Trials to determine which areas here are conducive for the production of Quinoa are likely to begin this September, a release from the National Agricultural Research and Extension Institute (NAREI) said on Wednesday.
Quinoa is a herbaceous annual plant cultivated as a grain crop primarily for its edible seeds.
NAREI, Felix Quinoa Farming Industry (FQFI) and the Food and Agriculture Organization are collaborating to make this a reality, the release said.
On Wednesday, Chief Executive Officer of NAREI, Dr. Oudho Homenauth, Deputy CEO of NAREI Brian Sears and NAREI’s Monitoring and Evaluation Officer Latecia Frank met with a team from FQFI headed by the company’s CEO and President Joan Perry. The discussions which encompassed the importation of seed materials, possible trial sites, and technical training and support were held in Dr. Homenauth’s Mon Repos Office.
In July 2015, FQFi, a US-based Incorporation, signed a Memorandum of Understanding with the Ministry of Agriculture outlining areas of partnership for the introduction and production of Quinoa here. The release said that FQFI was formed in response to a call by the United Nations to introduce Quinoa in developing countries by 2020 in light of the negative effects of climate change on agriculture.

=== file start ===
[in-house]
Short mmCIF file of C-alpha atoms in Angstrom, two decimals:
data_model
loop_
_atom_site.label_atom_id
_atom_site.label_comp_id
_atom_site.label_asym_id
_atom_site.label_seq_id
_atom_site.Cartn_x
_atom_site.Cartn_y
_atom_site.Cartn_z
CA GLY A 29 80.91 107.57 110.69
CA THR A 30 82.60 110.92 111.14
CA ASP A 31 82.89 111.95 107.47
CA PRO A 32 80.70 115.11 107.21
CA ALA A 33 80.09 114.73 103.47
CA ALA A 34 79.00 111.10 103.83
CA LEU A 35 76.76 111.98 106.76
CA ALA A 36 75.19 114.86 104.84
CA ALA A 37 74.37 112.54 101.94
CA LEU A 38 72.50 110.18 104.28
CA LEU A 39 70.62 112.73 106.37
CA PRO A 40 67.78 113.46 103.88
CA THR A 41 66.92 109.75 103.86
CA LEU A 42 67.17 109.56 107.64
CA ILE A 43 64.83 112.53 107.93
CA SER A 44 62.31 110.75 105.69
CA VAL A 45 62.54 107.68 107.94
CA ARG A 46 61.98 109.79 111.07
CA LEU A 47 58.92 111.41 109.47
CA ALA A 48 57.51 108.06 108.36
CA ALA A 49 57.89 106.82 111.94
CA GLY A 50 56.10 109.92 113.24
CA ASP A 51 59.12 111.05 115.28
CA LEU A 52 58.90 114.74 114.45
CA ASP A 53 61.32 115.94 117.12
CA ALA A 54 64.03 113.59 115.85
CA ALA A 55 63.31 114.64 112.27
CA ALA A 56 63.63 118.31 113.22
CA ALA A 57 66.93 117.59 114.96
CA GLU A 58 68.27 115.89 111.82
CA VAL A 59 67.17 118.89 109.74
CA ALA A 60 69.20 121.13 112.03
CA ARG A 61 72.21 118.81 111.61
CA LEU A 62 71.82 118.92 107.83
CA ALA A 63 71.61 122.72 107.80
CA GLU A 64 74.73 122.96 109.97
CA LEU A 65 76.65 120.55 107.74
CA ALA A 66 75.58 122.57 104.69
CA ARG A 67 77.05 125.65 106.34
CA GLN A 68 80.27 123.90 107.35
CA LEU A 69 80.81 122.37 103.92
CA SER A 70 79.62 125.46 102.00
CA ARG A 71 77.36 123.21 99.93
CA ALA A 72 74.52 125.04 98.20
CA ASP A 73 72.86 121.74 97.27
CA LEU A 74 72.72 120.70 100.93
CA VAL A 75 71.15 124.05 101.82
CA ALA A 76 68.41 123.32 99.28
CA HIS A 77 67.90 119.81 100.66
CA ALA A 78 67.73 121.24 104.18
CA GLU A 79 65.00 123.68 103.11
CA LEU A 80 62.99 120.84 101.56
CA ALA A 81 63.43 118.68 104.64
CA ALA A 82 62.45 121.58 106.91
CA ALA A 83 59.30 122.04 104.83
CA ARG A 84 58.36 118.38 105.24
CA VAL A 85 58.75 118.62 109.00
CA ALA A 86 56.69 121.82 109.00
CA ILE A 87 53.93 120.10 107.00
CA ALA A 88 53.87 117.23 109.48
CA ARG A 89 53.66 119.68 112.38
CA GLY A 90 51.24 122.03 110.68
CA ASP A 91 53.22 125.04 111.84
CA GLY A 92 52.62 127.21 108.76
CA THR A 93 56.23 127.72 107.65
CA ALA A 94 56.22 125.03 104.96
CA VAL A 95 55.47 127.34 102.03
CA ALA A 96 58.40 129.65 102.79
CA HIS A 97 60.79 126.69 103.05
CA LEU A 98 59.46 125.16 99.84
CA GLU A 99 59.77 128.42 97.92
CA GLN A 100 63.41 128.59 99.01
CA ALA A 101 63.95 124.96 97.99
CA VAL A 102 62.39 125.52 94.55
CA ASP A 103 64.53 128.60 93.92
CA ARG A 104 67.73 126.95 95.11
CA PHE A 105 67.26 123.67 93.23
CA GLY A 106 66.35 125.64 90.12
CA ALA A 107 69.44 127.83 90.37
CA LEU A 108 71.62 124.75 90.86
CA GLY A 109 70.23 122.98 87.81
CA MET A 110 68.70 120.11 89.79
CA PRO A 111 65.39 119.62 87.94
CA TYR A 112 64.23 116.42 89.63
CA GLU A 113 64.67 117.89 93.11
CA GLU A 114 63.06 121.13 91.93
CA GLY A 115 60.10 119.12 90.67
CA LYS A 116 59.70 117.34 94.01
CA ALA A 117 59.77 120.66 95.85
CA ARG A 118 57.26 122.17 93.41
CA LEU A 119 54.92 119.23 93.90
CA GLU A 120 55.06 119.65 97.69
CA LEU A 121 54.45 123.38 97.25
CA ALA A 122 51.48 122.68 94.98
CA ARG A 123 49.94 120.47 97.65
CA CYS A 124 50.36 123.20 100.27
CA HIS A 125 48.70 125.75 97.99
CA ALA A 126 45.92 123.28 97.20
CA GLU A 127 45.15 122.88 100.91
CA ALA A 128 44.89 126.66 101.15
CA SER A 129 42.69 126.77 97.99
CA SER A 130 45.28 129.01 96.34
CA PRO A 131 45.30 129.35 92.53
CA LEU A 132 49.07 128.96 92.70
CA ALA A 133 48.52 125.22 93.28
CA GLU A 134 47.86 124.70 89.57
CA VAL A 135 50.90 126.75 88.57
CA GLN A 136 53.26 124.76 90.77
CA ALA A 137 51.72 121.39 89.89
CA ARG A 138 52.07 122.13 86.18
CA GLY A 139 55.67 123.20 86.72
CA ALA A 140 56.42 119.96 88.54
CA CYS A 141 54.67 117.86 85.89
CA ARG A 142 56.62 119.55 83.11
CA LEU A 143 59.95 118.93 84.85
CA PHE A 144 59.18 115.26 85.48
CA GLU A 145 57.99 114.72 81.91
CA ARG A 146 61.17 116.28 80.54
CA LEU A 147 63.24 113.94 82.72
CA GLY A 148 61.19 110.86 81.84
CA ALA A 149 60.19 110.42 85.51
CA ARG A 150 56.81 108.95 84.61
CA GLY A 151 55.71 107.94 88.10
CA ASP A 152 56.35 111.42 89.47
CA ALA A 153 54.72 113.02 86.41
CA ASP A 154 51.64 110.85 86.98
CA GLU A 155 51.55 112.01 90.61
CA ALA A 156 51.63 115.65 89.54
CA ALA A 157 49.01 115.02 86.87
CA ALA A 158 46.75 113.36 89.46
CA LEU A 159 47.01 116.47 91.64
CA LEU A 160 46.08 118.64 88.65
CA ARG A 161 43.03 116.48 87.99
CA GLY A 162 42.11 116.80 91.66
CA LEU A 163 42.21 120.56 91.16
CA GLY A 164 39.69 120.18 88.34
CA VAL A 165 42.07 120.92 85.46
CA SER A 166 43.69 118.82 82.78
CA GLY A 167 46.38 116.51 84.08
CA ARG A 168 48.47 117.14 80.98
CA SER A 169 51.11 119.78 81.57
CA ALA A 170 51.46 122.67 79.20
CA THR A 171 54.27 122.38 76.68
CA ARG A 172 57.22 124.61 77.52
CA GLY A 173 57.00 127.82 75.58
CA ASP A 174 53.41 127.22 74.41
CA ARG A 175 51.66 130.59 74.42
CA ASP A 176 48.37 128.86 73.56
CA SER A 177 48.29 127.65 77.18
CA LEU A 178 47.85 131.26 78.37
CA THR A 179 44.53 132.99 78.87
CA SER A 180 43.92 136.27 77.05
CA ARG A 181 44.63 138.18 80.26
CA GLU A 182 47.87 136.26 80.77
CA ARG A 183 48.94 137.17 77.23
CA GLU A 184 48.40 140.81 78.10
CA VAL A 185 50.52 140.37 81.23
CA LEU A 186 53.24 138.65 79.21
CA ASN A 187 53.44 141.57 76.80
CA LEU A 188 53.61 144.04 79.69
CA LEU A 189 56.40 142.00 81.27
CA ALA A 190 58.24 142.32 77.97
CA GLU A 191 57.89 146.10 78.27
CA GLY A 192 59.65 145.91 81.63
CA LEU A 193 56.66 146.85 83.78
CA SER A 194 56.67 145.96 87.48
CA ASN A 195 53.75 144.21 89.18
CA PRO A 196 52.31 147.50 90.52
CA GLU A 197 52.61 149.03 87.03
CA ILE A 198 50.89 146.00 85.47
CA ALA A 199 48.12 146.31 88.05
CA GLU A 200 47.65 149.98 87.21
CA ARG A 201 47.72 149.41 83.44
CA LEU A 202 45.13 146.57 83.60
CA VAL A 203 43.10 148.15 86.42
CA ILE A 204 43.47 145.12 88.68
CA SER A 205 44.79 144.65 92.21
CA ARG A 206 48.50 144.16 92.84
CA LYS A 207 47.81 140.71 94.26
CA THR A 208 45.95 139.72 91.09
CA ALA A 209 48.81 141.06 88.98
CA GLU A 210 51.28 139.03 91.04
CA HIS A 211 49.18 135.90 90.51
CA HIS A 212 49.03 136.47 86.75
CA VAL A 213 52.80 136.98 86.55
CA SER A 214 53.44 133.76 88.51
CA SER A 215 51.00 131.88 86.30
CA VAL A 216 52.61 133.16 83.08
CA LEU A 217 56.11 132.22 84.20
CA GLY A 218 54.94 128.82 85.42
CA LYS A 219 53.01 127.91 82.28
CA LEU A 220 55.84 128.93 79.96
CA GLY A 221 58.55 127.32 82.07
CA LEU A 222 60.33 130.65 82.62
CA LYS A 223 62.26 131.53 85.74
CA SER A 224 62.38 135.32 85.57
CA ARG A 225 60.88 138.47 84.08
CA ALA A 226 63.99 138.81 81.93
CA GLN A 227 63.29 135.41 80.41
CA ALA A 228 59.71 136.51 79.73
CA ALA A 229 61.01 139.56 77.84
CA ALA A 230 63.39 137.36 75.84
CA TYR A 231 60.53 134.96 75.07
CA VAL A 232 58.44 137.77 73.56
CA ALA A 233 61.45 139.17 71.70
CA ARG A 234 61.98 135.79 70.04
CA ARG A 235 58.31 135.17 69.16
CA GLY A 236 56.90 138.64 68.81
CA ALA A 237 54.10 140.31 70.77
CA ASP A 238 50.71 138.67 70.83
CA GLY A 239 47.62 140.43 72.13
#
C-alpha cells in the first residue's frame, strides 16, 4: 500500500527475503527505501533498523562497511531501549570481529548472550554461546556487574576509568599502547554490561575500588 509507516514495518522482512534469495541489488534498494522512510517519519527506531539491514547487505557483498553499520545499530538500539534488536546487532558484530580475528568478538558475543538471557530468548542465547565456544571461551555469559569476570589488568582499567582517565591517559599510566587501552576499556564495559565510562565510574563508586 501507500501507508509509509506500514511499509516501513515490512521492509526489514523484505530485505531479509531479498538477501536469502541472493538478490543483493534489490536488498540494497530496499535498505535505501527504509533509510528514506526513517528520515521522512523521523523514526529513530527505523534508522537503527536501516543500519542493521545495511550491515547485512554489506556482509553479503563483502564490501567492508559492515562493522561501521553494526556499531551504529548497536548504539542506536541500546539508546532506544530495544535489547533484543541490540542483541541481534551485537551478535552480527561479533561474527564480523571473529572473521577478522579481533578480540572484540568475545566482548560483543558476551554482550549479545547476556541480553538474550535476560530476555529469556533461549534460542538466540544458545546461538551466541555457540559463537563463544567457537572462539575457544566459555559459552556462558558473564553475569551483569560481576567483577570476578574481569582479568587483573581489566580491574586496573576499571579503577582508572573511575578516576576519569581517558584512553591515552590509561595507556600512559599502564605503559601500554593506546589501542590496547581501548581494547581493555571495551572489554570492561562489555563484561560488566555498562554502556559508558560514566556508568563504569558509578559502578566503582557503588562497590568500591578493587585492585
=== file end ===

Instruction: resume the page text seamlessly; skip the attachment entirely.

According to Dr. Homenauth, NAREI and the government here are committed to the introduction of Quinoa to Guyana. He noted that Minister of Agriculture, Noel Holder had announced during his National Budget 2017 speech in the National Assembly that Guyana will be introducing this new crop.
Dr. Homenauth highlighted several areas in which NAREI could assist FQFI. They include aiding FQFI to speedily access seed materials; earmarking Ebini, Kairuni, Mon Repos and Canje (New Forrest Area) as possible trial sites; soil testing and data collection; and monitoring of the trial sites and providing technical backing.
According to Perry, FQFI has partnered with experts on Quinoa at the University of Maryland and Brigham Young University in the United States and Chile FAO. Whilst their overseas counterparts have been providing help, locally FQFI has begun land preparation for the trial plots in Canje. She said that FQFI owns 350 acres of land in the Canje area and the aim is to access a further 2,000 acres through lease from Government.
Speaking on the MOU, Perry said that FQFI is seeking to have Quinoa grown on a large scale here with the involvement of other farmers. She said that FQFI already has a list comprising over 150 persons who are willing to cultivate their lands with Quinoa. Special emphasis will be placed on female farmers for gender equality and women empowerment purposes.